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Pharoah, 'a Holy Man'

Pharoah, 'a Holy Man' image
Parent Issue
Month
September
Year
1967
OCR Text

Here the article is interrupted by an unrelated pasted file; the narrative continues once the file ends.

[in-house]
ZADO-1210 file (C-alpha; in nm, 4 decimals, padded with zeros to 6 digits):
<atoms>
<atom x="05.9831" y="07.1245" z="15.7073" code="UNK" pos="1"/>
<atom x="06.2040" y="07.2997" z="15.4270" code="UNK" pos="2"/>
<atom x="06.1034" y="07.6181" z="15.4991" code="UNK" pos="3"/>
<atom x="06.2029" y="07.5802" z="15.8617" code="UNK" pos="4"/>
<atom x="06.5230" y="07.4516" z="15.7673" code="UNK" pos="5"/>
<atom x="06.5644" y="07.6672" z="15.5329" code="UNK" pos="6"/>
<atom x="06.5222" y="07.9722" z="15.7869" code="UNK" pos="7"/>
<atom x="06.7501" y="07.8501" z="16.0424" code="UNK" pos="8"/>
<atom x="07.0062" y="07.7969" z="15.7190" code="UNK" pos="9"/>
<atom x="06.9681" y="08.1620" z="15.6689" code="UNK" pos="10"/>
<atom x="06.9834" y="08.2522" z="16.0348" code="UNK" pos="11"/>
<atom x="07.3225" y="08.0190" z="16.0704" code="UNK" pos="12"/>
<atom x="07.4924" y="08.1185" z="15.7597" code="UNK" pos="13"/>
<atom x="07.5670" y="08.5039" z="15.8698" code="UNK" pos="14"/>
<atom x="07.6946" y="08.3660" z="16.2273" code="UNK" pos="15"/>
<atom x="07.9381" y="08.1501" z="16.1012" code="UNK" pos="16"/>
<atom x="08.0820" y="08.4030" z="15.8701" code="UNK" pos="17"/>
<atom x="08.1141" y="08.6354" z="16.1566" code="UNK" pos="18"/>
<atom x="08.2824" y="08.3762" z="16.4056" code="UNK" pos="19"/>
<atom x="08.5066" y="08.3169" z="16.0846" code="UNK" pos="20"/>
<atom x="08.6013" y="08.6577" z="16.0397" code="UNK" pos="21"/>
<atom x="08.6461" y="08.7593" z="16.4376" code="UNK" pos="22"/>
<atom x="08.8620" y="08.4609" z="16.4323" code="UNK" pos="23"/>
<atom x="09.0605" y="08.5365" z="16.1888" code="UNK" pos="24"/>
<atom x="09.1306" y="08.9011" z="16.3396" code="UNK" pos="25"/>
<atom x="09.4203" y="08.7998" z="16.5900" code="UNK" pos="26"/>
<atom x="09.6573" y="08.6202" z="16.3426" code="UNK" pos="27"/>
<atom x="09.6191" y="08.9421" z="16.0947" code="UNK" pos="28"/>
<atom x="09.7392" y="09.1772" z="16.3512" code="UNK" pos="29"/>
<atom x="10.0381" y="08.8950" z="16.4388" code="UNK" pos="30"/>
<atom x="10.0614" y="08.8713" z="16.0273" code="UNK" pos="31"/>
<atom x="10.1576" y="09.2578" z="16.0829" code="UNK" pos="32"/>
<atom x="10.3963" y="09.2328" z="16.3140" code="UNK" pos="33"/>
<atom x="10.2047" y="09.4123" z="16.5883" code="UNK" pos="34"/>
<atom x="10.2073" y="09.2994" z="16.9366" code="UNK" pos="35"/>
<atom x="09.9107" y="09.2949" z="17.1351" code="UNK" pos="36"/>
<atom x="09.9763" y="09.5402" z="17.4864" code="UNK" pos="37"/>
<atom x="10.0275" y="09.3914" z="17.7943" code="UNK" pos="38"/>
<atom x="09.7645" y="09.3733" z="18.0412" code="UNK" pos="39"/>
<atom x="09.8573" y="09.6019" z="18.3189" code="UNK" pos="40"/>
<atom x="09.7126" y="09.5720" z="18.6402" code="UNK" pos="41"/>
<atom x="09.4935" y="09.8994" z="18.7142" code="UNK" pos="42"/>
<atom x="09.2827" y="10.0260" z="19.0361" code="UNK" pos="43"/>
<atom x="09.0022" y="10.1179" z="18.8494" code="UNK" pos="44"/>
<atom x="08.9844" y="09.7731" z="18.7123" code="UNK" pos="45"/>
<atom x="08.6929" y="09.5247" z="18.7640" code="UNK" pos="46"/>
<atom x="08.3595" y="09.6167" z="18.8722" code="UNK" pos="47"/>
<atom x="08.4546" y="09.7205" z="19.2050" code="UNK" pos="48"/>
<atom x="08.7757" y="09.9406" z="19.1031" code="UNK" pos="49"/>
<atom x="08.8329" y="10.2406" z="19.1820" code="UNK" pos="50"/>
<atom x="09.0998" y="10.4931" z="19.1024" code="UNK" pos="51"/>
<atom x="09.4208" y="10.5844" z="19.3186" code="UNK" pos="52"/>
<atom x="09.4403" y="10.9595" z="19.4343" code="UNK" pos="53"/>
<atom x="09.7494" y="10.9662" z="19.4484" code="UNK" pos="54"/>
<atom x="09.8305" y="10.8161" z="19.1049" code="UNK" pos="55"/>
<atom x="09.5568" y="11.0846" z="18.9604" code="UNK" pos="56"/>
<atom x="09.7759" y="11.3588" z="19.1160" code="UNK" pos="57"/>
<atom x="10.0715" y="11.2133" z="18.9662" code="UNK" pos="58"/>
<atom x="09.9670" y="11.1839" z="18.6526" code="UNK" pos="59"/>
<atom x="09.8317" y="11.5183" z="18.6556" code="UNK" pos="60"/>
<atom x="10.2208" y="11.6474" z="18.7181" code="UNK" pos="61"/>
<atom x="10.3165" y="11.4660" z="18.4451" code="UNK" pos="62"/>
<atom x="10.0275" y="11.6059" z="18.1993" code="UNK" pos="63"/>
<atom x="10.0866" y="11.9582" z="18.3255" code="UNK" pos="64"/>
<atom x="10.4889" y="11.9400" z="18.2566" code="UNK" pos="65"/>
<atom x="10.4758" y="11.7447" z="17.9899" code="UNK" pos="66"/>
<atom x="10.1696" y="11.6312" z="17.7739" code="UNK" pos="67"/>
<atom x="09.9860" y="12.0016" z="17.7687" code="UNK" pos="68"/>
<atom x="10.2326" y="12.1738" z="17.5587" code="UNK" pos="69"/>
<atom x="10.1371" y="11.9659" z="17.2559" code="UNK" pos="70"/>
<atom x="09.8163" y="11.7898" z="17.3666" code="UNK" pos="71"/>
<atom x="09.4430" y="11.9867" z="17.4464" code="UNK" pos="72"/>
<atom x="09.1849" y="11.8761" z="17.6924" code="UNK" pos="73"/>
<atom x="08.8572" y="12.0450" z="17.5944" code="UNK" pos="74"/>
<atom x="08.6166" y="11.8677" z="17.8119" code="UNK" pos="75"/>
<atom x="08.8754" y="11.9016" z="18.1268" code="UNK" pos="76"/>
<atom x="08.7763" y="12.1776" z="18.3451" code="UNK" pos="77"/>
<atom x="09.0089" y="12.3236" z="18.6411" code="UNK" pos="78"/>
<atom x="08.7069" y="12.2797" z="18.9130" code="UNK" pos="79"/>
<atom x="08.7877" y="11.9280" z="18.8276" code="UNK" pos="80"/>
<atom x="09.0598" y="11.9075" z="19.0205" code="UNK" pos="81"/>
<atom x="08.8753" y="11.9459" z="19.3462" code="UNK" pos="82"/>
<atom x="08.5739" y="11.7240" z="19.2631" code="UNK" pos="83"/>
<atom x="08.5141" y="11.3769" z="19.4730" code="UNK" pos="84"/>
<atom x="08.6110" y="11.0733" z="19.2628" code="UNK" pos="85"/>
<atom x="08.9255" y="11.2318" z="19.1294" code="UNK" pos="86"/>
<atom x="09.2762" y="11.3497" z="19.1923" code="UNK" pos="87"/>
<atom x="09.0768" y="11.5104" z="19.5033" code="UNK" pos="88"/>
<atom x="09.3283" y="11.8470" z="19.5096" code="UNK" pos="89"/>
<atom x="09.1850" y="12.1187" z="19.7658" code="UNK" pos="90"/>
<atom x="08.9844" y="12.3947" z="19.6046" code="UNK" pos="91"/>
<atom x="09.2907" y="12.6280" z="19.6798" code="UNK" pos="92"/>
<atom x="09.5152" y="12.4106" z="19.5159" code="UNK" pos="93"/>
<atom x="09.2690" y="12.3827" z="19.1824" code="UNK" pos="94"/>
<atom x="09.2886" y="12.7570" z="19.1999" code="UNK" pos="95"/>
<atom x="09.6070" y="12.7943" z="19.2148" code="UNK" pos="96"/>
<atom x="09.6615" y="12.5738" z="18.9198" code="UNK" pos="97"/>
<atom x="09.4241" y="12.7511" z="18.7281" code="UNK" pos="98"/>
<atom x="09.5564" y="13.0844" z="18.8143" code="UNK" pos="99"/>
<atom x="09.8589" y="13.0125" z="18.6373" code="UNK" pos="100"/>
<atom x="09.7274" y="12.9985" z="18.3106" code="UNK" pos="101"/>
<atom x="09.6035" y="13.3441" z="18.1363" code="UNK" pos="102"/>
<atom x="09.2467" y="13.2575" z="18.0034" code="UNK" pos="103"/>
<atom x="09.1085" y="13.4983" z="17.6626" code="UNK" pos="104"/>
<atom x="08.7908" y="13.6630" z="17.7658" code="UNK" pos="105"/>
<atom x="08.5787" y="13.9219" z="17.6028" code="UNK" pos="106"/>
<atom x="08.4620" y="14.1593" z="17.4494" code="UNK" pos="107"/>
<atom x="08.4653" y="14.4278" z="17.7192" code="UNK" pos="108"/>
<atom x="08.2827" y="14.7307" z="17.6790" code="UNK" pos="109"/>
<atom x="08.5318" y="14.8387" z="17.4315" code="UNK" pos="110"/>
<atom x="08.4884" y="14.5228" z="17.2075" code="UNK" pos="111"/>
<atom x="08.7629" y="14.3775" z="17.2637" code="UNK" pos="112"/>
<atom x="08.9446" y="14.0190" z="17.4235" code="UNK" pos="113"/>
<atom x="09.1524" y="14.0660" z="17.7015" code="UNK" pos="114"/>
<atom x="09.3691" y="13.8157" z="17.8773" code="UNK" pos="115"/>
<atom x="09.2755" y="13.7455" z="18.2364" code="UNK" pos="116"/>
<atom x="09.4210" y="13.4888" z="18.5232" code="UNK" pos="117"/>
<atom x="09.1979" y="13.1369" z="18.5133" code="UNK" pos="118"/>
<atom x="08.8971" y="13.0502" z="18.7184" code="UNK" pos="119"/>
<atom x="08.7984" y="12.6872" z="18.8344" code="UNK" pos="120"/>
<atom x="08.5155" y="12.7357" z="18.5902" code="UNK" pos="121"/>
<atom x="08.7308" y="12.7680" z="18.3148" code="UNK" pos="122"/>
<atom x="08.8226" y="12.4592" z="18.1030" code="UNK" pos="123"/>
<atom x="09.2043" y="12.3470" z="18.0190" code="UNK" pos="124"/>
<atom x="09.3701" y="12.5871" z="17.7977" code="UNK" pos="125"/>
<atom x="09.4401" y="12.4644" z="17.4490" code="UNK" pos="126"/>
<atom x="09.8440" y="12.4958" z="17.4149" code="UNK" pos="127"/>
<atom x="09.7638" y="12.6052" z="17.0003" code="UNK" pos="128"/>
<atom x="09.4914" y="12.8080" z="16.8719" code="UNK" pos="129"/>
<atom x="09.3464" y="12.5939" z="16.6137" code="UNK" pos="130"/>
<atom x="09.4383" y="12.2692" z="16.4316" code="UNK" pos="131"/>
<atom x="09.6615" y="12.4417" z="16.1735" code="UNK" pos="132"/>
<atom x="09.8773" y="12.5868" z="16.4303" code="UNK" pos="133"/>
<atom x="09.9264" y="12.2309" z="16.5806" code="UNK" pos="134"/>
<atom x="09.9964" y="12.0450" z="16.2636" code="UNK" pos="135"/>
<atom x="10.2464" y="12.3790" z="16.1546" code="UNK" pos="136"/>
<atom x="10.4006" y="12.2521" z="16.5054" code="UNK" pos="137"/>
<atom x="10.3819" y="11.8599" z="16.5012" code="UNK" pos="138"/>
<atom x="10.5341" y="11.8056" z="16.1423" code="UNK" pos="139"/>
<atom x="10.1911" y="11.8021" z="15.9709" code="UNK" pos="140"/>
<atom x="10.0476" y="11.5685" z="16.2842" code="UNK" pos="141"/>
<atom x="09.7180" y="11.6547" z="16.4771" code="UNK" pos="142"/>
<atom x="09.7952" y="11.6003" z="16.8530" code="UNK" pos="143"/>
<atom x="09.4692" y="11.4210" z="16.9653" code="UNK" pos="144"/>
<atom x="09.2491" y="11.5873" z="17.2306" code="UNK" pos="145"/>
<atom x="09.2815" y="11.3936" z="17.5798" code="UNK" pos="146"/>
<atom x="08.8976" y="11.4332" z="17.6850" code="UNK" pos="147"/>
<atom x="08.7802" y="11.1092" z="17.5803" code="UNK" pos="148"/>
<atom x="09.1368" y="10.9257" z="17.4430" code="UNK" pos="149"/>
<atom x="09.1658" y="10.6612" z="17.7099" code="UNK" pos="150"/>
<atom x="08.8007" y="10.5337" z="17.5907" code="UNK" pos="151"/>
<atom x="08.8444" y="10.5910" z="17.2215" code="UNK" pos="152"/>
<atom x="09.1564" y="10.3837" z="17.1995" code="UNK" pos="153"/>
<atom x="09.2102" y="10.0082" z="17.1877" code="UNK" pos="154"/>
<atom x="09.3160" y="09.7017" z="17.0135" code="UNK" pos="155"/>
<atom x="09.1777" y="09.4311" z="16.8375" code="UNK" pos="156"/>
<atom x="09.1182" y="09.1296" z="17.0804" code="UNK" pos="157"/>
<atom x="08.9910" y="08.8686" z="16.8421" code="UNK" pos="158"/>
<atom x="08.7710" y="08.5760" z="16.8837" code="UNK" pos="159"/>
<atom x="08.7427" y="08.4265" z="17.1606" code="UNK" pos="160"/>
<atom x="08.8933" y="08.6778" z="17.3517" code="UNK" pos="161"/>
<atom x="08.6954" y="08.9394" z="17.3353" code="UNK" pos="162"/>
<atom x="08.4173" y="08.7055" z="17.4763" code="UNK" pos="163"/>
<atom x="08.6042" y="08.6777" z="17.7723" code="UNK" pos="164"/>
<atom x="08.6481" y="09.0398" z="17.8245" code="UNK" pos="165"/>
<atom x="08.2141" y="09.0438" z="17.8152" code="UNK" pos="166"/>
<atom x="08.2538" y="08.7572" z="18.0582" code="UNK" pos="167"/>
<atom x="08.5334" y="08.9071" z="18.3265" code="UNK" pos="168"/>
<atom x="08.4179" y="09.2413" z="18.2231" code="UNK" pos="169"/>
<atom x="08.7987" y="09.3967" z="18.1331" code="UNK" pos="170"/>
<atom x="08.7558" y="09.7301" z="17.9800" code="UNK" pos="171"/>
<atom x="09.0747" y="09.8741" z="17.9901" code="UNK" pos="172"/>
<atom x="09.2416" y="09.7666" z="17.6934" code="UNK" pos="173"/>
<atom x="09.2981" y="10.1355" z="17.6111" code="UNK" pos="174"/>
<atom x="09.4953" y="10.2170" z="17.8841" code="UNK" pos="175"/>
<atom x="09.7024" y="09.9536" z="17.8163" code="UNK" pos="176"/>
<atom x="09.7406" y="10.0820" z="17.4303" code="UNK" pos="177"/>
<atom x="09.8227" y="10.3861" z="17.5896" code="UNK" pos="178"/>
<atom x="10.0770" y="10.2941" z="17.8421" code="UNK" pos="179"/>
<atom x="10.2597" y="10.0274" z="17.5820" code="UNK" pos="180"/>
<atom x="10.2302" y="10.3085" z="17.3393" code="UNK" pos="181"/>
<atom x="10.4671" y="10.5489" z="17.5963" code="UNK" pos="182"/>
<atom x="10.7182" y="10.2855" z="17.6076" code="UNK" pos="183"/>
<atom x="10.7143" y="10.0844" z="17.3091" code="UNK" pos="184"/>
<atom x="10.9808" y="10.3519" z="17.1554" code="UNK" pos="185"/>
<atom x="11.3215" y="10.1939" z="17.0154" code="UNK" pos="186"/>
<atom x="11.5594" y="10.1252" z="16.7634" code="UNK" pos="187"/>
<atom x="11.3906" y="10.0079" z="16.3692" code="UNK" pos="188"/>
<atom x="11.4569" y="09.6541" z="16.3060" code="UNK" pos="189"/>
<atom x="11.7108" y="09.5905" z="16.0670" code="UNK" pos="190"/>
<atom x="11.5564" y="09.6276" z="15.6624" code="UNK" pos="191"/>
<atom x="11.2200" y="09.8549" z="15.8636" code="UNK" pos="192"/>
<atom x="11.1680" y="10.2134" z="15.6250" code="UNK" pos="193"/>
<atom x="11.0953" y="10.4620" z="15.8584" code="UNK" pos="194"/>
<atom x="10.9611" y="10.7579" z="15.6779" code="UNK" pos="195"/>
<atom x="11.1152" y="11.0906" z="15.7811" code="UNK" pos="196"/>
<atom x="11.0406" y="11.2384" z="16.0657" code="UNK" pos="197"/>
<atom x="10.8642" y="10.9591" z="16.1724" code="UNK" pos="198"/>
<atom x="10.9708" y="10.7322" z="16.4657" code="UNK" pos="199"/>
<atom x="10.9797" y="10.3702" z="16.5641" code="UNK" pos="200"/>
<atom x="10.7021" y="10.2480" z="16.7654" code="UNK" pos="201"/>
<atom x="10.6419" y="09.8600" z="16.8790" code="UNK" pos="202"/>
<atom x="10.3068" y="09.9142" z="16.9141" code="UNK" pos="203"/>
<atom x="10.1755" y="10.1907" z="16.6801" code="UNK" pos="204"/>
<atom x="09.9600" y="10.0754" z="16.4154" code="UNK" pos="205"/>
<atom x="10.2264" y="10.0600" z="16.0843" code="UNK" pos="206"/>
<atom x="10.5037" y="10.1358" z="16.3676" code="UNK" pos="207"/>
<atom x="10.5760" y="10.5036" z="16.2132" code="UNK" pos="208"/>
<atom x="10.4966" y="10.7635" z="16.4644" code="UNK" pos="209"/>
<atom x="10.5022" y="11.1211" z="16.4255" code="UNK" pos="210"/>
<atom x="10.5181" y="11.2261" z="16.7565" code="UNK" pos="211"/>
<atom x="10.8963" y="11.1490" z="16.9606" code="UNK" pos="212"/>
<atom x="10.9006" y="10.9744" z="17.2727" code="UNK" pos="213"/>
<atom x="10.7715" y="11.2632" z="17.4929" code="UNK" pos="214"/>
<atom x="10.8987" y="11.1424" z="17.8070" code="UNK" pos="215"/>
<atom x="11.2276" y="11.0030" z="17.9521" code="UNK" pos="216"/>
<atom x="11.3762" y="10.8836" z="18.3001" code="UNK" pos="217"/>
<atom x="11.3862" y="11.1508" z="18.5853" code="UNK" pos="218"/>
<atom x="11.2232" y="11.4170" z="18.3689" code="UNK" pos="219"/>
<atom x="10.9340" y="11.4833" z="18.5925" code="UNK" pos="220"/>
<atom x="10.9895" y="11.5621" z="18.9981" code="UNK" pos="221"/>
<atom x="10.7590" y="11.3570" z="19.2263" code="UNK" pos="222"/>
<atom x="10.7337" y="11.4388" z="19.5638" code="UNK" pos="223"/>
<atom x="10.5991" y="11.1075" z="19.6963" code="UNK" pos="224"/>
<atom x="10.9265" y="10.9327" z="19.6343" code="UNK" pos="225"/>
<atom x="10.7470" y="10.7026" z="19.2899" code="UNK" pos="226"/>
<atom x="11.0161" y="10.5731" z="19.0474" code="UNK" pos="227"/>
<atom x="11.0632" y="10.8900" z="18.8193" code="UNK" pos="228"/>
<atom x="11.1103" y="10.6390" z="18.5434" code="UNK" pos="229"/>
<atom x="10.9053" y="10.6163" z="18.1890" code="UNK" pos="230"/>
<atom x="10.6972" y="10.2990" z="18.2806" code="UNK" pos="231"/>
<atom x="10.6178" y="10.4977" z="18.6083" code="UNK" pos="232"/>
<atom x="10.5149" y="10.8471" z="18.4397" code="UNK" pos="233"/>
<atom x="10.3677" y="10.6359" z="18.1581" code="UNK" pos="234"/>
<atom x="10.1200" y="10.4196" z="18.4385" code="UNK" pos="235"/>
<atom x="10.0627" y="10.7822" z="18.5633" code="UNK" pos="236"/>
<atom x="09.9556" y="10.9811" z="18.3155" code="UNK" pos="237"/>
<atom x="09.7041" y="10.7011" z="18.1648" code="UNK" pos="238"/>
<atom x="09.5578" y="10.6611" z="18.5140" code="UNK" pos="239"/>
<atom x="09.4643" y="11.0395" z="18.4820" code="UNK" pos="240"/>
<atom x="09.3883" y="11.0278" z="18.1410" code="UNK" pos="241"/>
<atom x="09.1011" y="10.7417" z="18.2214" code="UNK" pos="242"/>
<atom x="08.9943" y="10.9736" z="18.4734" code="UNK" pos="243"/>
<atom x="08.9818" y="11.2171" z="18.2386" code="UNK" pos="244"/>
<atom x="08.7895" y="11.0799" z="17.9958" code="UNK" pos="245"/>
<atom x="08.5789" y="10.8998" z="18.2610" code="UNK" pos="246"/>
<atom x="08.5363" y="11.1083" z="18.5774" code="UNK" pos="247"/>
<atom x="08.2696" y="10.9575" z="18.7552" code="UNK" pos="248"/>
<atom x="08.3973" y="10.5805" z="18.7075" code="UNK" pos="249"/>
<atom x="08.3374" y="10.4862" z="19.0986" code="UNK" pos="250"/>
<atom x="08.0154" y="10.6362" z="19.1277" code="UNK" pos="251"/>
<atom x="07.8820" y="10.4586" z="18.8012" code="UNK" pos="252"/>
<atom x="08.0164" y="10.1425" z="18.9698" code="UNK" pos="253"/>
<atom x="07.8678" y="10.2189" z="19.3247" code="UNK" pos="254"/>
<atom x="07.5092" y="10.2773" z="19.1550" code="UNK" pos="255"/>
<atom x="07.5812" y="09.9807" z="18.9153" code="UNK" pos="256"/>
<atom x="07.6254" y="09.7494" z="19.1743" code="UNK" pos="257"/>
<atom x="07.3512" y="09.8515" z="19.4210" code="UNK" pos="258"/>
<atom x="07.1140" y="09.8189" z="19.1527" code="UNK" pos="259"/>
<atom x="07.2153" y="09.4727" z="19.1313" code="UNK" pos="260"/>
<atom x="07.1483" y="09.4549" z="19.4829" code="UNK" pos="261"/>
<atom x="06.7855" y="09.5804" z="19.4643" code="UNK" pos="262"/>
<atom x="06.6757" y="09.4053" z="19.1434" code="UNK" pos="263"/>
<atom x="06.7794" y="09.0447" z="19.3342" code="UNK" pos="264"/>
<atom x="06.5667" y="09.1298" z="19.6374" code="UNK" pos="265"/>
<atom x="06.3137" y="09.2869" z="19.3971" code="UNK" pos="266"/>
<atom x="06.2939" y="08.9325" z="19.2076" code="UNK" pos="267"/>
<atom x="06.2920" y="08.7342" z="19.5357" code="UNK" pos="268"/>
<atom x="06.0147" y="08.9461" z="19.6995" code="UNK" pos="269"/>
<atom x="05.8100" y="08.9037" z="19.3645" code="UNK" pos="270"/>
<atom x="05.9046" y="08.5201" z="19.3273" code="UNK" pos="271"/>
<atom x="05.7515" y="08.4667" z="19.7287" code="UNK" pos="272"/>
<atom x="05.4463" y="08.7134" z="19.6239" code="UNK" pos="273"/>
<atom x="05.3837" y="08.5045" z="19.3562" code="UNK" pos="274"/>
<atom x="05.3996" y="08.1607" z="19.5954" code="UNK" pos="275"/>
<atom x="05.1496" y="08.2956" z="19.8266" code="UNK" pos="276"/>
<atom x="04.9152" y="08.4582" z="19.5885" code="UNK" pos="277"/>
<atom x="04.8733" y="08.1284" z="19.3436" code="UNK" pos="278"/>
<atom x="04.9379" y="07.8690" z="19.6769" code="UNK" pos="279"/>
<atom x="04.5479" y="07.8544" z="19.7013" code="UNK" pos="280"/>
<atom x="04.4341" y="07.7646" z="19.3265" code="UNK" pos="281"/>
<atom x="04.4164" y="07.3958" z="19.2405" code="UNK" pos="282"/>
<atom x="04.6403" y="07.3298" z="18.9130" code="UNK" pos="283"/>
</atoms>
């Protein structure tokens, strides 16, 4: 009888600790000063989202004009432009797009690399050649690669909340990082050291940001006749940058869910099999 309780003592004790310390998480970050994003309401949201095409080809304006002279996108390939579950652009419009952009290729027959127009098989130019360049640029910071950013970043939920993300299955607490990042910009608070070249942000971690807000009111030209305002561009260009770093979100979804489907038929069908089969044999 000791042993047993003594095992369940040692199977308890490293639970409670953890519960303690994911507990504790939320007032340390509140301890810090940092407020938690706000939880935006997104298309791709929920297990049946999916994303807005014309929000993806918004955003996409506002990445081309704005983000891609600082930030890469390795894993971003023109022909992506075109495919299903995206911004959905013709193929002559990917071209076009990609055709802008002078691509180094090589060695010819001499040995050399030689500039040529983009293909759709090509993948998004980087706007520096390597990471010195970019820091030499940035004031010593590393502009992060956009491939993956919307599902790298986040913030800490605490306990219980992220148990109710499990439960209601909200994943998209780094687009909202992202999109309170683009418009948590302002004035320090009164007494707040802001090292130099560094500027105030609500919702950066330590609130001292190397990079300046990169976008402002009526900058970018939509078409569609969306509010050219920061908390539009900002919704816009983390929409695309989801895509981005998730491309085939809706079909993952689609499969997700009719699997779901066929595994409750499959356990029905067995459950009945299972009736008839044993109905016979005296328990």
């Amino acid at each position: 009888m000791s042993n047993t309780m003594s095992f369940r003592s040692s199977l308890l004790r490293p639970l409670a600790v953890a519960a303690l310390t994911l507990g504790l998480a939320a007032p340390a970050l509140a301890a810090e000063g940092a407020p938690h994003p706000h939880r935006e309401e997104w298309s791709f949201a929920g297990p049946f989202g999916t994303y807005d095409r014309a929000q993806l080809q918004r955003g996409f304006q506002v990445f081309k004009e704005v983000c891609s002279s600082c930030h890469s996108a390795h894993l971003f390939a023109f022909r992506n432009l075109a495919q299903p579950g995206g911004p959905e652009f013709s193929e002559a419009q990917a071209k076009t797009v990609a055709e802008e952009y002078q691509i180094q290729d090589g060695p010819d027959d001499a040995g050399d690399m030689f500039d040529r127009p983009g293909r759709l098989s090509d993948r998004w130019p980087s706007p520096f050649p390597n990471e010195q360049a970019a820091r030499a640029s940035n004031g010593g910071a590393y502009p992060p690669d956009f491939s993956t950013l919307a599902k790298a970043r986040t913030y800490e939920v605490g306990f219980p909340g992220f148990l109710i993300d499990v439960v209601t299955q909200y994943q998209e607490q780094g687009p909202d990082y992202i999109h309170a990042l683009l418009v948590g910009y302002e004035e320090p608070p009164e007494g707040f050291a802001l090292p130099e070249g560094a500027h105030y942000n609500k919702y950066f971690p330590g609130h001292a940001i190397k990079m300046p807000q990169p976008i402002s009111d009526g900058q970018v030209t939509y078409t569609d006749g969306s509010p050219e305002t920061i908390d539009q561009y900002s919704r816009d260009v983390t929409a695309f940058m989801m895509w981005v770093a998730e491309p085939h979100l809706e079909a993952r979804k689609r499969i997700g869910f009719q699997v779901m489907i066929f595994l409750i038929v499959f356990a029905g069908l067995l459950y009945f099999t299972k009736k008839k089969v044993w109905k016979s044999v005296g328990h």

With the death of John Coltrano, Pharoah Saunders- Coltrane's seeond saxophonist- has found himself regarded by many as the greatest living tenor sax man (although Saimdors himself dlsagrees), Yet for the past few weeks he has bepn living in Oakland wttti hts alster, unable to get a Job and desperately in need of money to gct back to New York for a recording date. Saunders was reluctant at flrst to grant an interview; hu said h( had no storles to teil, no speeches to n I can't talk abotit miisic or nothing.Ijust play H, see? If yw want to know about muslc, you can read on the reconi Jackets or ..omethlng." He looked around house for a while in search of r magszlne hich he said contained a recent story abotit hlmt but couldn't find H. Finally, however, Wes Robinson of "The Warehoase" (sec accompanylng story) was able to allay hts fpars, and Saundors consented to the interview. Several of Robinson's questions have been placed under my name for the sake of convenlence. OGAR: What do you thtnk of the , Jazz cllmate in California" KAUNDERS: (Shaklng hls head Blowly.) The people aren't ready , Ket. OGAR: Ts lt that there aren't any j musielans. . .? SAUNDERS: No, there are some nusicians out here, but, I don't fcnow, the peoplo just aren't ready i'ci. Thls place Is so relaxed, you know? California' s a beautíhl place, but the people Jwst don't seem to come out. The people on THE slde are more constructlve. r mean, If the cats from New Vork come west, Oakland Is the place. OGAR: What about Borkeley? SAUNDERS: Oakland and Berkeley, It's all üip same thlng to me. THK stdp, I mean. AU of lt. '.JGAFï: How would you describe the fnuslc you play? SAUNDERS: My philssophy Is that 1 don't mlnd playlng even rock and roll if I can get a gig. See, muslc ain't any kind of NAMES- Jazz, rock and roll, hlllbllly, "avant -garde." r just play what È. I mean, you can read thlngs In a book and all that, but ttio time carnes to put the book down and jist play. DGAR: Do you Hke rock muslc AUNDERS: Rock is a good thing. Somo of it I like, somf I don't tikt. 1 can't use some of it, but P m not against lt. r m Just against fhe ñames. I don't even deal wlth MY name, 1 just df-al with "man." It's not about name, it just IS. 1 AM. DG AR: Are you familiar wlth any of thp rock groups In the area? SAtTNDERS: No. What do they do? OGAR: Well, for ore thing.therp's a tendency to movethegultar more to thp electronic slde, and to experiment wlth new sounds and ne Instruments. SAUNDERS: (Noddlng.) Yeah. Like, a person who expresses hlmself needs more than a sax. I mean, lt just goes up and down, you know? You have to make your own Instrument lf you' re golng todoanythlng. Thls (indieating the sax) is Just metal. I don't even see U anyrnore. Id like to get rld of lt and Just use my volee. OGAR: What was lt Uke workiog wlth Coltrane? SAUNDERS: lt was the best experlence I ever had In my wholo Ufe. He was a man of God, a holy man, that was hls appeal to me. He was very, very sensitive, 1 know that. He was dealing wlth perfectlon. OGAR: That must havo made hlm difflcult to work for, didn't lt? SAUNDERS: No, he didn't want to restrlct anybody. Kwaslikeatrt. That's what wf-'re suppostd to hc doing on this planet. You can gpt onto mental planes and all, butyou havo to brlng back soinethlne; that's worthwhilo. OGAR: lt seeras that ín Jazz, U's thf black men who make the music and the white men who mako the money. How do you feel about that? SAUNDERS: To bc good, you have IC r h"Iy person. That's all. I : What itsomoane stpals your ' stuff? BUNDERS: Llke, !f somebody ar - Tanges one of my tunes, that makes uppy b'jcausp they üked the tune. Thls Inspires me to write more. I don't care about the money. (SmiUng.) I Just want enough to get back to New York, that's all. OGAR: People have been talklng ibout the New Black Revolutlooary musle. Does It exlst? SAUNDERS: Music doesn't go by any namos, ltke I said. It's here, so the Creator must have created it, rjght? And if He creatod tt, ï.-st be all colors. Vou can't deal w!th any ractal thlng. If I go lnto a Mitte club, I can't ■ won't pay because I don't Uke white people, because thafs a mtsunderstandlng. I mean, If you know God, you have to love everything because He K everythlng. You have to love even a ptg. If you do anythtng else,yo' re messIng with the laws of Creatlon. (At this polnt Saunders began discusstnE arrangements fcr Sunday concrt withWes Roblnson, In the courso of whleh he oftered the followlng remarfcs.) Playing music Is llke overyday. ■ Sonif people ooly do so much, you know. But you can't play no solo In ten minutes. (Pause.) You know, thfs thlng where one guy stands up and tafces a solo, and then the next guy--tliafs do good. Everybody shouW play together as one.Other'1sp it's too much go. Show business. The spotlltrht's on you, so play. You should play to, eether. None of thls "who'sbest," I mean, you play you and don't r what Tm playing. Go about your own business, bocause If yon follow mo, 1 just MJGHT lead yoa In the wrong directlon. OGAR: But don't other muslclans look to you for leadership? SAUNDFRS: That's bfcause thiy don't know whore thcy arf, or wher' they como from or why thry're herp. You've got to know yourself. i can't say "I am" for you. XLPKfVr&V FAóM THB 8BXKLuLy BAXB (ufs).